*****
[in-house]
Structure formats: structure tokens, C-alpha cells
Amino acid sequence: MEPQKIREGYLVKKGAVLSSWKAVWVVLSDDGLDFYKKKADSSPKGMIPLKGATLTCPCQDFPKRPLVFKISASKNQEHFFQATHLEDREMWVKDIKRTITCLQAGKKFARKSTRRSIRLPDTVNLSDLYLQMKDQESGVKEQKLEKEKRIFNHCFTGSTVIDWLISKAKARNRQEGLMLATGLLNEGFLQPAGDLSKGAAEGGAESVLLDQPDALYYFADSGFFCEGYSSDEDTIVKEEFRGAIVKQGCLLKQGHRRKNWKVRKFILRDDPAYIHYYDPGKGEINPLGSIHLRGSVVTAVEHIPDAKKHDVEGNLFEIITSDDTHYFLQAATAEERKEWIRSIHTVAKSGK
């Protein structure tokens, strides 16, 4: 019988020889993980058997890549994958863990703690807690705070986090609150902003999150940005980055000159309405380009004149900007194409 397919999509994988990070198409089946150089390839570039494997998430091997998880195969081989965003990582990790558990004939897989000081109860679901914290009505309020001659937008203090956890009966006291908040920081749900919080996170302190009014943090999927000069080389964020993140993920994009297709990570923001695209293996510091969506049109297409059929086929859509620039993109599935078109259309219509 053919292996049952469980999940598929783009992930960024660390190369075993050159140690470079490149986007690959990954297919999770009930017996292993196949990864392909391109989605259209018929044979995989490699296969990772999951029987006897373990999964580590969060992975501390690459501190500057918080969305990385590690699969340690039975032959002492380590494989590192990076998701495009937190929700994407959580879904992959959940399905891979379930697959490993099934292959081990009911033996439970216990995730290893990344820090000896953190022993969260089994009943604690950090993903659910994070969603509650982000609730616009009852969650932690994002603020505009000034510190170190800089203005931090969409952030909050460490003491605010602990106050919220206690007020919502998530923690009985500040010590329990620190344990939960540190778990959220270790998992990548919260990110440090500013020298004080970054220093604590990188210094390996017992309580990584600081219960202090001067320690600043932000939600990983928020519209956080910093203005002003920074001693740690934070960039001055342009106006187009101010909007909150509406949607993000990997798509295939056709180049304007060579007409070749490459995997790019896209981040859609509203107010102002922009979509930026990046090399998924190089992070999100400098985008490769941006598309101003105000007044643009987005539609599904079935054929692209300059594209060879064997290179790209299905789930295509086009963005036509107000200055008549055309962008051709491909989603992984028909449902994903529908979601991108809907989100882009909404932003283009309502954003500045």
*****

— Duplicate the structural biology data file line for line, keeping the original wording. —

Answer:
[in-house]
Structure formats: structure tokens, C-alpha cells
Amino acid sequence: MEPQKIREGYLVKKGAVLSSWKAVWVVLSDDGLDFYKKKADSSPKGMIPLKGATLTCPCQDFPKRPLVFKISASKNQEHFFQATHLEDREMWVKDIKRTITCLQAGKKFARKSTRRSIRLPDTVNLSDLYLQMKDQESGVKEQKLEKEKRIFNHCFTGSTVIDWLISKAKARNRQEGLMLATGLLNEGFLQPAGDLSKGAAEGGAESVLLDQPDALYYFADSGFFCEGYSSDEDTIVKEEFRGAIVKQGCLLKQGHRRKNWKVRKFILRDDPAYIHYYDPGKGEINPLGSIHLRGSVVTAVEHIPDAKKHDVEGNLFEIITSDDTHYFLQAATAEERKEWIRSIHTVAKSGK
């Protein structure tokens, strides 16, 4: 019988020889993980058997890549994958863990703690807690705070986090609150902003999150940005980055000159309405380009004149900007194409 397919999509994988990070198409089946150089390839570039494997998430091997998880195969081989965003990582990790558990004939897989000081109860679901914290009505309020001659937008203090956890009966006291908040920081749900919080996170302190009014943090999927000069080389964020993140993920994009297709990570923001695209293996510091969506049109297409059929086929859509620039993109599935078109259309219509 053919292996049952469980999940598929783009992930960024660390190369075993050159140690470079490149986007690959990954297919999770009930017996292993196949990864392909391109989605259209018929044979995989490699296969990772999951029987006897373990999964580590969060992975501390690459501190500057918080969305990385590690699969340690039975032959002492380590494989590192990076998701495009937190929700994407959580879904992959959940399905891979379930697959490993099934292959081990009911033996439970216990995730290893990344820090000896953190022993969260089994009943604690950090993903659910994070969603509650982000609730616009009852969650932690994002603020505009000034510190170190800089203005931090969409952030909050460490003491605010602990106050919220206690007020919502998530923690009985500040010590329990620190344990939960540190778990959220270790998992990548919260990110440090500013020298004080970054220093604590990188210094390996017992309580990584600081219960202090001067320690600043932000939600990983928020519209956080910093203005002003920074001693740690934070960039001055342009106006187009101010909007909150509406949607993000990997798509295939056709180049304007060579007409070749490459995997790019896209981040859609509203107010102002922009979509930026990046090399998924190089992070999100400098985008490769941006598309101003105000007044643009987005539609599904079935054929692209300059594209060879064997290179790209299905789930295509086009963005036509107000200055008549055309962008051709491909989603992984028909449902994903529908979601991108809907989100882009909404932003283009309502954003500045």